This makes their anonymity all the more puzzling, considering that India’s palaces, forts, temples, mosques and tombs are thronged with tourists yearly, and yet itineraries and guidebooks overlook stepwells that might be within yards of popular destination. A wonderful 14th-century example lies close to photo opportunities at the world-famous Red Fort in Delhi, while Chand Baori can be found just 15 minutes off the busy highway between Jaipur and Agra. But ask any India lover if he or she has visited these readily accessible sites and the reply will nearly always be “no.”
To be sure, many of the stepwells are in deplorable condition, frequently hemmed in by the cities that have grown up around them. Some have become open trash pits or are hosts to bats, bees and other creatures, while others are quarried for their stone. The lack of interest in – or respect for – these ancient wonders is abundantly clear. The drastically-reduced water table has led to India’s ongoing crisis, resulting in fewer and fewer wells that are able to reach a supply.
Ironically, the increasing demand on the country’s water system has spurred efforts to salvage and revitalize some stepwells. Initiatives at the local level been successful, with one such project located in the middle of Jodhpur’s congested Old City: In 2014, the 300-year-old Toorji ka Jhalra was filled with toxic water and laden with trash. Little was known about the precise size and depth of the structure, and the community had no interest in the monument.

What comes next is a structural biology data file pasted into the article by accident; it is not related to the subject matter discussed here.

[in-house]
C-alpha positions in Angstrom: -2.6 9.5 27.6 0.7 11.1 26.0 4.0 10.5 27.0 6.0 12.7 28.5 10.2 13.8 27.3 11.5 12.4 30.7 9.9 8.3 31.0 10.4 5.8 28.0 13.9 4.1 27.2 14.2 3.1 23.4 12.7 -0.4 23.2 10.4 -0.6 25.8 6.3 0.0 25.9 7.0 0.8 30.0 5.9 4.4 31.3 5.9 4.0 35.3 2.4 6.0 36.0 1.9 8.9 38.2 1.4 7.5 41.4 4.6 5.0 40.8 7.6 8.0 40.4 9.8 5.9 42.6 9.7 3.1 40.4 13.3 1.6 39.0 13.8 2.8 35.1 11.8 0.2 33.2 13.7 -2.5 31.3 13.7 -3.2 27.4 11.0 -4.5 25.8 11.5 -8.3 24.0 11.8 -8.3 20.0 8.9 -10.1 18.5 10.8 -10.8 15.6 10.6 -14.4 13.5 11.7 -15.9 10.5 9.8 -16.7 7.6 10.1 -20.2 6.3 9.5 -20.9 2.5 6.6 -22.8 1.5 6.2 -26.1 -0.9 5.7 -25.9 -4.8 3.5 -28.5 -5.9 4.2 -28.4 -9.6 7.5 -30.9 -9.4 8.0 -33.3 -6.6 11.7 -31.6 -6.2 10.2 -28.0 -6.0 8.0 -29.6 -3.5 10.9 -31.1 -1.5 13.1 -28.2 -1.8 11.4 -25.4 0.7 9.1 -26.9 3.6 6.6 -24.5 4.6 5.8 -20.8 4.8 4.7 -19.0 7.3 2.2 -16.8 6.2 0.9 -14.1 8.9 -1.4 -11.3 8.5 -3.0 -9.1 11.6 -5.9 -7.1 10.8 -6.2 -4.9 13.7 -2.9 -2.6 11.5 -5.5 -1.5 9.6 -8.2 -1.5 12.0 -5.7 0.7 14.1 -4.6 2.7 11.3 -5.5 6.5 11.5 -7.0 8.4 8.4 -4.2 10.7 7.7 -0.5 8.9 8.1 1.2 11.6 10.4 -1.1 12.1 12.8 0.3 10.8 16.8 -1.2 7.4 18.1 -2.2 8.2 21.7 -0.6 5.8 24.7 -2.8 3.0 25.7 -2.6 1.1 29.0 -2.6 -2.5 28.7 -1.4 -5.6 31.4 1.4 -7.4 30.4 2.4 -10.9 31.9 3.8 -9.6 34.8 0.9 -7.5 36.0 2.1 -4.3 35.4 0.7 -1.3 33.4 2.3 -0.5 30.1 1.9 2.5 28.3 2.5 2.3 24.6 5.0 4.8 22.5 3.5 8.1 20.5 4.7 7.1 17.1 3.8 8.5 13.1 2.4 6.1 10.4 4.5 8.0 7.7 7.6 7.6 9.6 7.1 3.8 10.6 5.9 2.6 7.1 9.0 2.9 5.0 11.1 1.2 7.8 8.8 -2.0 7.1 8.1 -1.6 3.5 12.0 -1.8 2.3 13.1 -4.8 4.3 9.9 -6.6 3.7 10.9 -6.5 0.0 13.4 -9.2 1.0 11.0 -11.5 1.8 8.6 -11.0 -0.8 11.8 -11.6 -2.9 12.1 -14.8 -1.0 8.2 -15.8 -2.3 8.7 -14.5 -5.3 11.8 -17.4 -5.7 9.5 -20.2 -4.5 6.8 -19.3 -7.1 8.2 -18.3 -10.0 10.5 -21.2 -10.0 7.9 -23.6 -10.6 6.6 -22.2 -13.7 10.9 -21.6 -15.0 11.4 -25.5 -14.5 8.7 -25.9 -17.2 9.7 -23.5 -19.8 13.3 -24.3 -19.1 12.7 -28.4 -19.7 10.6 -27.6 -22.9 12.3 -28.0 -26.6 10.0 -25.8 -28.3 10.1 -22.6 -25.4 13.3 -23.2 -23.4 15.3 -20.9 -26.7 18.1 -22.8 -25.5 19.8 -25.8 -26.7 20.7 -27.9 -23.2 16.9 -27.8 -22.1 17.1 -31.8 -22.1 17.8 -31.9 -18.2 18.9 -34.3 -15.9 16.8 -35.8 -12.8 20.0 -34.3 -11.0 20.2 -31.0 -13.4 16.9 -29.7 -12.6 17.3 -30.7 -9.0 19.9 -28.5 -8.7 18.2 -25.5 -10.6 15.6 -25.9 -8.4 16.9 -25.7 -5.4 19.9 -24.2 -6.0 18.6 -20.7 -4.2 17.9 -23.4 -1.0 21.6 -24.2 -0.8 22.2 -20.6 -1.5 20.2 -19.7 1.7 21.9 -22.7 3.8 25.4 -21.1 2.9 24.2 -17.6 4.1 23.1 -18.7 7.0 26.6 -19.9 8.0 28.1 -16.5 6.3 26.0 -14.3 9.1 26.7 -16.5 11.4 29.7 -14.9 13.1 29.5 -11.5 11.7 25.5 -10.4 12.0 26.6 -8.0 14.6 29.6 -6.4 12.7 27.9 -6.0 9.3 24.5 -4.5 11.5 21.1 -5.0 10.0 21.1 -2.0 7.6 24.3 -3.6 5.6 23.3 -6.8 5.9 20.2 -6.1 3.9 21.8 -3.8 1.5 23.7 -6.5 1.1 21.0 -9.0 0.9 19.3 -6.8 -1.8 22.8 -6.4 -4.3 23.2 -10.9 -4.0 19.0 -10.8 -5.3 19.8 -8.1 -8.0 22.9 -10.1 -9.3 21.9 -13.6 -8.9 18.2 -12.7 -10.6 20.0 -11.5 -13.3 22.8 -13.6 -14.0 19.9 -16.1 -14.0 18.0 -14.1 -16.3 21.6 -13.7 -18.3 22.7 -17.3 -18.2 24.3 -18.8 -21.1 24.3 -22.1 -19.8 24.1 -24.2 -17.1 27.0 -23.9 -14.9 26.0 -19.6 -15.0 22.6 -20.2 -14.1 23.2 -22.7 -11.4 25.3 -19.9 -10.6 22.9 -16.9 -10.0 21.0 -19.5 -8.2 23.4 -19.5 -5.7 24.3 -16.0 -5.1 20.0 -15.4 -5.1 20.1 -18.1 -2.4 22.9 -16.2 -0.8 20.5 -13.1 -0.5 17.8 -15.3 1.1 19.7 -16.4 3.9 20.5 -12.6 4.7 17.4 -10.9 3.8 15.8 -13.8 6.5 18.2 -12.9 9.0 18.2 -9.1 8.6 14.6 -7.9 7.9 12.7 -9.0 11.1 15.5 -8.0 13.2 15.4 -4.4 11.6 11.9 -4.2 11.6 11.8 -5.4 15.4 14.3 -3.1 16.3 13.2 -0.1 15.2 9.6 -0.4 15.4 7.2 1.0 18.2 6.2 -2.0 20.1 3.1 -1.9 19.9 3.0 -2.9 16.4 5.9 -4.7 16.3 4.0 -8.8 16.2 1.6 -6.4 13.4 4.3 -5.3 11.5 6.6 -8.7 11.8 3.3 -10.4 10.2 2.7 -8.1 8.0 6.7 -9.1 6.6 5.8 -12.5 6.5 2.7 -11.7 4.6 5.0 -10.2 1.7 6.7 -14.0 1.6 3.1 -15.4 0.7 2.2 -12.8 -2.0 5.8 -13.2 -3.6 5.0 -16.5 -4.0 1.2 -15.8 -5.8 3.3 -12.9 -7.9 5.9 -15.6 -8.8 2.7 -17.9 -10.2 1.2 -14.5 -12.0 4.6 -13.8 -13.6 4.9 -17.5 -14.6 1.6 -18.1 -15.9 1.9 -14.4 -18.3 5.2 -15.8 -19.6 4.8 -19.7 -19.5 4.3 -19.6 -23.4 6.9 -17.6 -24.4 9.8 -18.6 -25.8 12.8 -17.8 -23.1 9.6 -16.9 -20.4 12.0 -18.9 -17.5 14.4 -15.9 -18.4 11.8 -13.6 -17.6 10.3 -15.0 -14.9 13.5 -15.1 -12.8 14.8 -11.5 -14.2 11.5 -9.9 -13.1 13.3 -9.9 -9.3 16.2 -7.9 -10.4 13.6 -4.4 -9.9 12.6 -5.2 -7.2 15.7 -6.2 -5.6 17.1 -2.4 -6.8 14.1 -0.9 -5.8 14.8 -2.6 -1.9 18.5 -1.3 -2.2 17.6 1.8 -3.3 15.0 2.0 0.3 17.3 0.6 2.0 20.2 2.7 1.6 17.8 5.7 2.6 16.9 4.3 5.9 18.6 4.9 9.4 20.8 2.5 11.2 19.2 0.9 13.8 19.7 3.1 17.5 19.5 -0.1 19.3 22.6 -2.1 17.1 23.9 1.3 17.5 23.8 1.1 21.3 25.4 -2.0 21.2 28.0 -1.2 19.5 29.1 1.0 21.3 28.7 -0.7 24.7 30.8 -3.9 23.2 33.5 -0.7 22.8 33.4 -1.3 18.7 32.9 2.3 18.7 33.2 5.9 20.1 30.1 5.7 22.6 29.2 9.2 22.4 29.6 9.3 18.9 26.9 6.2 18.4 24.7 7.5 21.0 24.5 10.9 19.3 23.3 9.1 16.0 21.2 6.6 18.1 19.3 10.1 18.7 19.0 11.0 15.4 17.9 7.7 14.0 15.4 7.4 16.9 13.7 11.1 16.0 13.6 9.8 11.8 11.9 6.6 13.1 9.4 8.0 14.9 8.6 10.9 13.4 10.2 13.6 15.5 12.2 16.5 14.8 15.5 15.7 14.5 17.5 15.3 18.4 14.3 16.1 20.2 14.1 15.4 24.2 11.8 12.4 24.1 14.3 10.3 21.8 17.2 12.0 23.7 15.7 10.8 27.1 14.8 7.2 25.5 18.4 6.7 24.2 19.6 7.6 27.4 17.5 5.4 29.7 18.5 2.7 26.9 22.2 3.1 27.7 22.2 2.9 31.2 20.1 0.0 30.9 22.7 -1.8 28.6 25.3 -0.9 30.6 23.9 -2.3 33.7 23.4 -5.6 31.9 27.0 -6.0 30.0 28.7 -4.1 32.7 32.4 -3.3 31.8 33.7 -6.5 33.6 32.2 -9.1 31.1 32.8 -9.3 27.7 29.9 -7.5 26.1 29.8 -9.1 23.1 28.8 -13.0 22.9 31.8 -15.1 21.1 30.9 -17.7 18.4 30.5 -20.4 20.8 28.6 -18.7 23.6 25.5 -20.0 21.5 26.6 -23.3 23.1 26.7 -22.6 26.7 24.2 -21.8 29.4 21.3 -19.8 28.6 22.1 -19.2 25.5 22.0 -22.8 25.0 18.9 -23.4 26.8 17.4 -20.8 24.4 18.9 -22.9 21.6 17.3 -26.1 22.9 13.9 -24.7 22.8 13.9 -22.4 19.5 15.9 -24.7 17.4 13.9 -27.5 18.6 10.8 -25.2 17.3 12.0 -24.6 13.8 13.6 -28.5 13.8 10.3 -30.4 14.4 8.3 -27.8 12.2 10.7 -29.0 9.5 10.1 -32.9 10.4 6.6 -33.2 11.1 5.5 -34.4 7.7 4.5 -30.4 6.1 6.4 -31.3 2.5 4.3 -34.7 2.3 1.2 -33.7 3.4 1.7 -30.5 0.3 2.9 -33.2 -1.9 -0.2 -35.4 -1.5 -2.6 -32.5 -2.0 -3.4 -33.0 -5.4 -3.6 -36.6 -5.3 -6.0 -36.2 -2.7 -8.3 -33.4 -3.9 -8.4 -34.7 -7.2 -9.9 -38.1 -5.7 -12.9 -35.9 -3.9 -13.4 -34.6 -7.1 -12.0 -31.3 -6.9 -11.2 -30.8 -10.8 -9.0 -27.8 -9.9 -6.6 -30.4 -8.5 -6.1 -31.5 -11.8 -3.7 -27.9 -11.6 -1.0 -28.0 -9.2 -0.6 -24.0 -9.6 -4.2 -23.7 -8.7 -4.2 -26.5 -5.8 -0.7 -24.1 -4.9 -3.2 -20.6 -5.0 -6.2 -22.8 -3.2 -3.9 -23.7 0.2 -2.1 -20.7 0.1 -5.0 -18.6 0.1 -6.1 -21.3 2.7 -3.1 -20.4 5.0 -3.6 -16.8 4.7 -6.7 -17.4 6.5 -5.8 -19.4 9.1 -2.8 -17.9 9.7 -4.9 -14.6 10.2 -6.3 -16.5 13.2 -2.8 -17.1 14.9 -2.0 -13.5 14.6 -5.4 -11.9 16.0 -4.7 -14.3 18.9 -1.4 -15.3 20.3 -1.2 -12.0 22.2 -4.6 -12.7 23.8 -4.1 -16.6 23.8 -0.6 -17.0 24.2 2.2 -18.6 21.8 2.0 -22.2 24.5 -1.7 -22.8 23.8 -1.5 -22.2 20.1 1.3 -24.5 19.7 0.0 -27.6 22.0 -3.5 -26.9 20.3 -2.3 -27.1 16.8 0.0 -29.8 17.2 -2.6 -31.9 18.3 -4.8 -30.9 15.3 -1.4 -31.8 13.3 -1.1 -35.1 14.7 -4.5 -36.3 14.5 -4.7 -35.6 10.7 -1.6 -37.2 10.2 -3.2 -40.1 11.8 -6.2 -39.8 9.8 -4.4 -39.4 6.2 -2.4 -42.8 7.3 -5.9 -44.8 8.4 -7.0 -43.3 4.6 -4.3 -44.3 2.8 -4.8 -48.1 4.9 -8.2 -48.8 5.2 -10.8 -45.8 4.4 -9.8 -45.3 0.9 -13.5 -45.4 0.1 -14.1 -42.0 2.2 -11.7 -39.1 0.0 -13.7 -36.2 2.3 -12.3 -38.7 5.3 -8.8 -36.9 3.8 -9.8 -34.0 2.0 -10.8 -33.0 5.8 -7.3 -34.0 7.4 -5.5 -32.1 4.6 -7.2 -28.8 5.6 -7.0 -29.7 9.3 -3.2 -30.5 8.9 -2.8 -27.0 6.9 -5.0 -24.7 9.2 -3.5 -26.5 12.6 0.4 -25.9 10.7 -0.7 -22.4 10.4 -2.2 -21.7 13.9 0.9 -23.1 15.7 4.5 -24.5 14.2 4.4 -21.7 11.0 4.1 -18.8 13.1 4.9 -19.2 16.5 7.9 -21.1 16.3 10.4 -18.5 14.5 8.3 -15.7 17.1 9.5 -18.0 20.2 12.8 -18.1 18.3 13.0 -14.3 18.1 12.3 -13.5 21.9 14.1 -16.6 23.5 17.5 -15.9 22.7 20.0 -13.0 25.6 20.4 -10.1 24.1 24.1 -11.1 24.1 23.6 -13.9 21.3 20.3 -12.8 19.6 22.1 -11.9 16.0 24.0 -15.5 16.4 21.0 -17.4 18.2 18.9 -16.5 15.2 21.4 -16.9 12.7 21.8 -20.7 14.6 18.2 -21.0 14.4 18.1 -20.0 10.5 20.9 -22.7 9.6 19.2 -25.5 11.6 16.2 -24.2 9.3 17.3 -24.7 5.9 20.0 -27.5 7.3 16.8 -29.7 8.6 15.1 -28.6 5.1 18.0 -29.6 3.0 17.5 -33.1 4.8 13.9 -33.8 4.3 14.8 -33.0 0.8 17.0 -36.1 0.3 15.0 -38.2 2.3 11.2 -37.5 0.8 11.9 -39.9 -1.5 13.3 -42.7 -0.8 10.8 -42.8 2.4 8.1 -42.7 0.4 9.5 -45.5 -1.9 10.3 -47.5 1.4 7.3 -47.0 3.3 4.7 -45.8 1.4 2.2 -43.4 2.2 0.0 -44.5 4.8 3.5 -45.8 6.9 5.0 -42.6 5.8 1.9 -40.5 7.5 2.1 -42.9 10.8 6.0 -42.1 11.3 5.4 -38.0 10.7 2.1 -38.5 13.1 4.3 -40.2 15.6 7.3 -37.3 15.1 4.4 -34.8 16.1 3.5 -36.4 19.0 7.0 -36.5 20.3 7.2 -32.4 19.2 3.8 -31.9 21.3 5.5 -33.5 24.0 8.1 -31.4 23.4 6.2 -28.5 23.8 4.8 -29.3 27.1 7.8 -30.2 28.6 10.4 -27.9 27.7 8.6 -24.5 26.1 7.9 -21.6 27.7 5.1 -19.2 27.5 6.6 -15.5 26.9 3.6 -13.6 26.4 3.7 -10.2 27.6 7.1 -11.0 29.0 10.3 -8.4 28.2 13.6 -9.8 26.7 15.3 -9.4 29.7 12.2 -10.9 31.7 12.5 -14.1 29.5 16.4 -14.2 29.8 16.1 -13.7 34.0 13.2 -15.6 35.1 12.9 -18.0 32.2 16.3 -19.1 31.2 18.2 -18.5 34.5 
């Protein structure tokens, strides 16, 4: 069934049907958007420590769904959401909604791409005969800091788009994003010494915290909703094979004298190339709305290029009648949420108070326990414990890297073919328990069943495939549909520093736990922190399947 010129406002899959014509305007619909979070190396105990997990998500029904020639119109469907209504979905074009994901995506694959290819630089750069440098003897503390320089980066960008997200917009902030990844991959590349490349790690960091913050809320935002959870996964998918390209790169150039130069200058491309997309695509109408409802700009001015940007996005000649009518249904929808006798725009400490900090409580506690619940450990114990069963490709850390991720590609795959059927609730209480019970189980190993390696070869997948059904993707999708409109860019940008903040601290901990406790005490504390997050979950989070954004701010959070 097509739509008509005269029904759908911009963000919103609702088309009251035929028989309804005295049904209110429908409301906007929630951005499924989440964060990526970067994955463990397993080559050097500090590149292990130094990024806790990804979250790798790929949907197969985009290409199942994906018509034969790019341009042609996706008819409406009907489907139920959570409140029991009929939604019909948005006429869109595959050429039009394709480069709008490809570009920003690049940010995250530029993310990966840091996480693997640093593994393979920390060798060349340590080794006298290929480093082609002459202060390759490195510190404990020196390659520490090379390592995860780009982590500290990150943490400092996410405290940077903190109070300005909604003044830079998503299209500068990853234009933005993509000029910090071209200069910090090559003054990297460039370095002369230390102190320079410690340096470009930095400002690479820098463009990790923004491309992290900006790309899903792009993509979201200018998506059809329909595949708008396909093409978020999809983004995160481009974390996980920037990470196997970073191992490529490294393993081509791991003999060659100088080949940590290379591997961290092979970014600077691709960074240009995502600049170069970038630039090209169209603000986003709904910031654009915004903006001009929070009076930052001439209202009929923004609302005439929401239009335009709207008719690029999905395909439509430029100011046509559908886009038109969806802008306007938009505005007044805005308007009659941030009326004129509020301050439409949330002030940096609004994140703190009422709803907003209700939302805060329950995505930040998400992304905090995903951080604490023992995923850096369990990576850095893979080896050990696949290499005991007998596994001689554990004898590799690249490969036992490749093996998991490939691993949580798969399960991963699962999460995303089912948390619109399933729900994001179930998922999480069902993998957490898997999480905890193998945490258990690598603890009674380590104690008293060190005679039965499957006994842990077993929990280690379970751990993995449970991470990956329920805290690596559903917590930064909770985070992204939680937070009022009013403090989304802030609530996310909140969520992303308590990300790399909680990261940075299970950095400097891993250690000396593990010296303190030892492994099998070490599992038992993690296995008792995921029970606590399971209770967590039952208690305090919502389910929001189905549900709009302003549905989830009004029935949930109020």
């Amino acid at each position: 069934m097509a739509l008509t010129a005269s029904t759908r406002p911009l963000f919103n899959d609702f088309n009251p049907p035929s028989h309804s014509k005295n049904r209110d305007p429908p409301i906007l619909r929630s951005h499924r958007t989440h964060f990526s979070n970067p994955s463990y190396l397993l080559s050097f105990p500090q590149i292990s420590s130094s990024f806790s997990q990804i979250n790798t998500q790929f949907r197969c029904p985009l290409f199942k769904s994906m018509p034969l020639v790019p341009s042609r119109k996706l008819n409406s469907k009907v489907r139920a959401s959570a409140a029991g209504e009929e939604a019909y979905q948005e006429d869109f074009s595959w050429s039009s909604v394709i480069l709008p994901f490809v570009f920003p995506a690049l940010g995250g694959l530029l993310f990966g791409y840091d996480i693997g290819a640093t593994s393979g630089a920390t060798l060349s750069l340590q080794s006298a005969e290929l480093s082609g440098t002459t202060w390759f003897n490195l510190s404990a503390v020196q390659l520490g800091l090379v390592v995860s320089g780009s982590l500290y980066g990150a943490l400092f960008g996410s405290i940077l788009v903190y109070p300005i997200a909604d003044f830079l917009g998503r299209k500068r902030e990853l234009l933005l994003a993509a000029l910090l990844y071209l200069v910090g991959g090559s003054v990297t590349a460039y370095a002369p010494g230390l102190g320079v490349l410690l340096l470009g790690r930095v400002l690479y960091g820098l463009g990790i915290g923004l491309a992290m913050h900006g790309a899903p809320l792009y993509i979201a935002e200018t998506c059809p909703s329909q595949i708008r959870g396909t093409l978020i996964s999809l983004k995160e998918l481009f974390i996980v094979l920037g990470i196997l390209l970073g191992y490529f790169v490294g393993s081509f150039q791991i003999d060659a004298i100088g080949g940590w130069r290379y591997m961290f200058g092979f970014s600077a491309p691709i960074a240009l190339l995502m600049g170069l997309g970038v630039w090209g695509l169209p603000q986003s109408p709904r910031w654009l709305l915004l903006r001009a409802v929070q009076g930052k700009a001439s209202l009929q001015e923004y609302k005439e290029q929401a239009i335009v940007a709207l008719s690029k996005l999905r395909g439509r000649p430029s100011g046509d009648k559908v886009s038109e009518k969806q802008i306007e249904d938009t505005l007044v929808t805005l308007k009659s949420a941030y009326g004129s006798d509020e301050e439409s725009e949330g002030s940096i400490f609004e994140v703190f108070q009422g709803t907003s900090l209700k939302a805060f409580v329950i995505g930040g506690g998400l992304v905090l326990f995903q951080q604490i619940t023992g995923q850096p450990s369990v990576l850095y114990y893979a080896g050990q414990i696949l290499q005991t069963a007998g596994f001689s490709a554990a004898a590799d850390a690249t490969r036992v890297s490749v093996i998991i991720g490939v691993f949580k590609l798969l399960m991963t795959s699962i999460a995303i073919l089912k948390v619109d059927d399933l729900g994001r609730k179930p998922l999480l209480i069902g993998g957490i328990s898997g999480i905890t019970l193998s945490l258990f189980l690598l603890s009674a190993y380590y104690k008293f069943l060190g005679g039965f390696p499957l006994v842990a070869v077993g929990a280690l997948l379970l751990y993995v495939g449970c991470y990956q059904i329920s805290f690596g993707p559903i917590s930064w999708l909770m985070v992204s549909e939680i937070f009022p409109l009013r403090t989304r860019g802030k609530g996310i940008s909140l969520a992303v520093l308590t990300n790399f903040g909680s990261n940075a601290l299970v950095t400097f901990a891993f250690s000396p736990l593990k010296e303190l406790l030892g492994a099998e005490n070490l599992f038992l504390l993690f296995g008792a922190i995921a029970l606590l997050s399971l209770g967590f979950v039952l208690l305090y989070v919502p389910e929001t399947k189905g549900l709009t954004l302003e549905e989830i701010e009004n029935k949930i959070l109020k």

It was only when a local organization removed hundreds of truckloads of rubbish that an astonishing stepwell with many unusual features was revealed. The water was cleaned, businesses around the newly-named Stepwell Plaza flourished, and today Toorji is a popular destination for tourists and locals alike.